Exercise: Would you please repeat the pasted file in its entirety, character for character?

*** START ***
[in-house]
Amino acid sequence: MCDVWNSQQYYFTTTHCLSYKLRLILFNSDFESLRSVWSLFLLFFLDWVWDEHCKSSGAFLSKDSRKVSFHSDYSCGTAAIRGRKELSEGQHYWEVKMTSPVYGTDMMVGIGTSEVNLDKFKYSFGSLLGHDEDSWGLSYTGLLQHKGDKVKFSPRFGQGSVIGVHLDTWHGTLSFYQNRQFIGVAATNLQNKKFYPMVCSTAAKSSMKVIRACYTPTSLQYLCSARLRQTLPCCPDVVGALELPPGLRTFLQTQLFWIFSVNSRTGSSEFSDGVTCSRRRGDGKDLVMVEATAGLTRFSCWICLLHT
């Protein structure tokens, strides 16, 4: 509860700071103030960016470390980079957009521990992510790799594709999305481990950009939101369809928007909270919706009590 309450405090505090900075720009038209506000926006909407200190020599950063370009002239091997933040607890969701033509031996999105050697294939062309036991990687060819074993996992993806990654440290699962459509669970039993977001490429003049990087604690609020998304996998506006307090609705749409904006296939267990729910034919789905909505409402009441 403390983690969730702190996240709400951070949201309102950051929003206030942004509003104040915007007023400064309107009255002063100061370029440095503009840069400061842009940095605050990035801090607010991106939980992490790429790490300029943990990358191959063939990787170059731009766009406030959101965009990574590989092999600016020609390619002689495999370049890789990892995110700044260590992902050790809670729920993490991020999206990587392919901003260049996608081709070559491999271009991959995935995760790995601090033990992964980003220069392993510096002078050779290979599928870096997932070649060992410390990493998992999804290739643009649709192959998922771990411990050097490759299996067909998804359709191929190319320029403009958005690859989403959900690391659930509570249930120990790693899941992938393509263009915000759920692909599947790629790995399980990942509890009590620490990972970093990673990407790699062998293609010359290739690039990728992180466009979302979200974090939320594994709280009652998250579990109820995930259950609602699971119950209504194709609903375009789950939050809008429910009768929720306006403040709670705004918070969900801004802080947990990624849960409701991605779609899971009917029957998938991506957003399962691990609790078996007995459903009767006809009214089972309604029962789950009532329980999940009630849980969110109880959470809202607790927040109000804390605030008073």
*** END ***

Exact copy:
[in-house]
Amino acid sequence: MCDVWNSQQYYFTTTHCLSYKLRLILFNSDFESLRSVWSLFLLFFLDWVWDEHCKSSGAFLSKDSRKVSFHSDYSCGTAAIRGRKELSEGQHYWEVKMTSPVYGTDMMVGIGTSEVNLDKFKYSFGSLLGHDEDSWGLSYTGLLQHKGDKVKFSPRFGQGSVIGVHLDTWHGTLSFYQNRQFIGVAATNLQNKKFYPMVCSTAAKSSMKVIRACYTPTSLQYLCSARLRQTLPCCPDVVGALELPPGLRTFLQTQLFWIFSVNSRTGSSEFSDGVTCSRRRGDGKDLVMVEATAGLTRFSCWICLLHT
């Protein structure tokens, strides 16, 4: 509860700071103030960016470390980079957009521990992510790799594709999305481990950009939101369809928007909270919706009590 309450405090505090900075720009038209506000926006909407200190020599950063370009002239091997933040607890969701033509031996999105050697294939062309036991990687060819074993996992993806990654440290699962459509669970039993977001490429003049990087604690609020998304996998506006307090609705749409904006296939267990729910034919789905909505409402009441 403390983690969730702190996240709400951070949201309102950051929003206030942004509003104040915007007023400064309107009255002063100061370029440095503009840069400061842009940095605050990035801090607010991106939980992490790429790490300029943990990358191959063939990787170059731009766009406030959101965009990574590989092999600016020609390619002689495999370049890789990892995110700044260590992902050790809670729920993490991020999206990587392919901003260049996608081709070559491999271009991959995935995760790995601090033990992964980003220069392993510096002078050779290979599928870096997932070649060992410390990493998992999804290739643009649709192959998922771990411990050097490759299996067909998804359709191929190319320029403009958005690859989403959900690391659930509570249930120990790693899941992938393509263009915000759920692909599947790629790995399980990942509890009590620490990972970093990673990407790699062998293609010359290739690039990728992180466009979302979200974090939320594994709280009652998250579990109820995930259950609602699971119950209504194709609903375009789950939050809008429910009768929720306006403040709670705004918070969900801004802080947990990624849960409701991605779609899971009917029957998938991506957003399962691990609790078996007995459903009767006809009214089972309604029962789950009532329980999940009630849980969110109880959470809202607790927040109000804390605030008073």